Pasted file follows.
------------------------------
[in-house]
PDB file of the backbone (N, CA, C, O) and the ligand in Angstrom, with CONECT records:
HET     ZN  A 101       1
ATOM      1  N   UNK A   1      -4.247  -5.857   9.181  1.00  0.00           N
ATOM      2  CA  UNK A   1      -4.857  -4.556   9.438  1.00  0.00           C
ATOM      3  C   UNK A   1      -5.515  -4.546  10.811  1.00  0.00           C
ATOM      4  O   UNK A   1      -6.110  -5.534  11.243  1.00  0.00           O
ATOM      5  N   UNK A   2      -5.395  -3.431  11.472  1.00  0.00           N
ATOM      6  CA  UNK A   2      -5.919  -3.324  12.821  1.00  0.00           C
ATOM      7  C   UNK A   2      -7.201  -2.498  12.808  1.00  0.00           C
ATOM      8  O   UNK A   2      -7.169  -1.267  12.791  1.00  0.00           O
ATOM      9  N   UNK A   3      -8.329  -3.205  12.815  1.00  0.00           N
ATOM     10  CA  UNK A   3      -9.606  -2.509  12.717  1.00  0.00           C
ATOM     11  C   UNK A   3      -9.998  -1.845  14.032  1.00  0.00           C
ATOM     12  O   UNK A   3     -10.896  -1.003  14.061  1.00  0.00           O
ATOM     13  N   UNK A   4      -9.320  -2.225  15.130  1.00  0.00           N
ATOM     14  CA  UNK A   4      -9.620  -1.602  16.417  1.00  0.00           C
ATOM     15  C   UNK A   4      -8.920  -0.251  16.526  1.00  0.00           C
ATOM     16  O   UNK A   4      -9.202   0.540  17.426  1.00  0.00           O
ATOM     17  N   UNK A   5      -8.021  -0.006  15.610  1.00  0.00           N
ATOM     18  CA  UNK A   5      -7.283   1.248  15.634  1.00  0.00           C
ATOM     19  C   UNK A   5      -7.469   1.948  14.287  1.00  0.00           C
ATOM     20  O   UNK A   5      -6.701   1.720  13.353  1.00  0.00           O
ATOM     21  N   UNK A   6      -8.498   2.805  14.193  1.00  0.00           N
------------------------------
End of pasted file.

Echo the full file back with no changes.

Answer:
[in-house]
PDB file of the backbone (N, CA, C, O) and the ligand in Angstrom, with CONECT records:
HET     ZN  A 101       1
ATOM      1  N   UNK A   1      -4.247  -5.857   9.181  1.00  0.00           N
ATOM      2  CA  UNK A   1      -4.857  -4.556   9.438  1.00  0.00           C
ATOM      3  C   UNK A   1      -5.515  -4.546  10.811  1.00  0.00           C
ATOM      4  O   UNK A   1      -6.110  -5.534  11.243  1.00  0.00           O
ATOM      5  N   UNK A   2      -5.395  -3.431  11.472  1.00  0.00           N
ATOM      6  CA  UNK A   2      -5.919  -3.324  12.821  1.00  0.00           C
ATOM      7  C   UNK A   2      -7.201  -2.498  12.808  1.00  0.00           C
ATOM      8  O   UNK A   2      -7.169  -1.267  12.791  1.00  0.00           O
ATOM      9  N   UNK A   3      -8.329  -3.205  12.815  1.00  0.00           N
ATOM     10  CA  UNK A   3      -9.606  -2.509  12.717  1.00  0.00           C
ATOM     11  C   UNK A   3      -9.998  -1.845  14.032  1.00  0.00           C
ATOM     12  O   UNK A   3     -10.896  -1.003  14.061  1.00  0.00           O
ATOM     13  N   UNK A   4      -9.320  -2.225  15.130  1.00  0.00           N
ATOM     14  CA  UNK A   4      -9.620  -1.602  16.417  1.00  0.00           C
ATOM     15  C   UNK A   4      -8.920  -0.251  16.526  1.00  0.00           C
ATOM     16  O   UNK A   4      -9.202   0.540  17.426  1.00  0.00           O
ATOM     17  N   UNK A   5      -8.021  -0.006  15.610  1.00  0.00           N
ATOM     18  CA  UNK A   5      -7.283   1.248  15.634  1.00  0.00           C
ATOM     19  C   UNK A   5      -7.469   1.948  14.287  1.00  0.00           C
ATOM     20  O   UNK A   5      -6.701   1.720  13.353  1.00  0.00           O
ATOM     21  N   UNK A   6      -8.498   2.805  14.193  1.00  0.00           N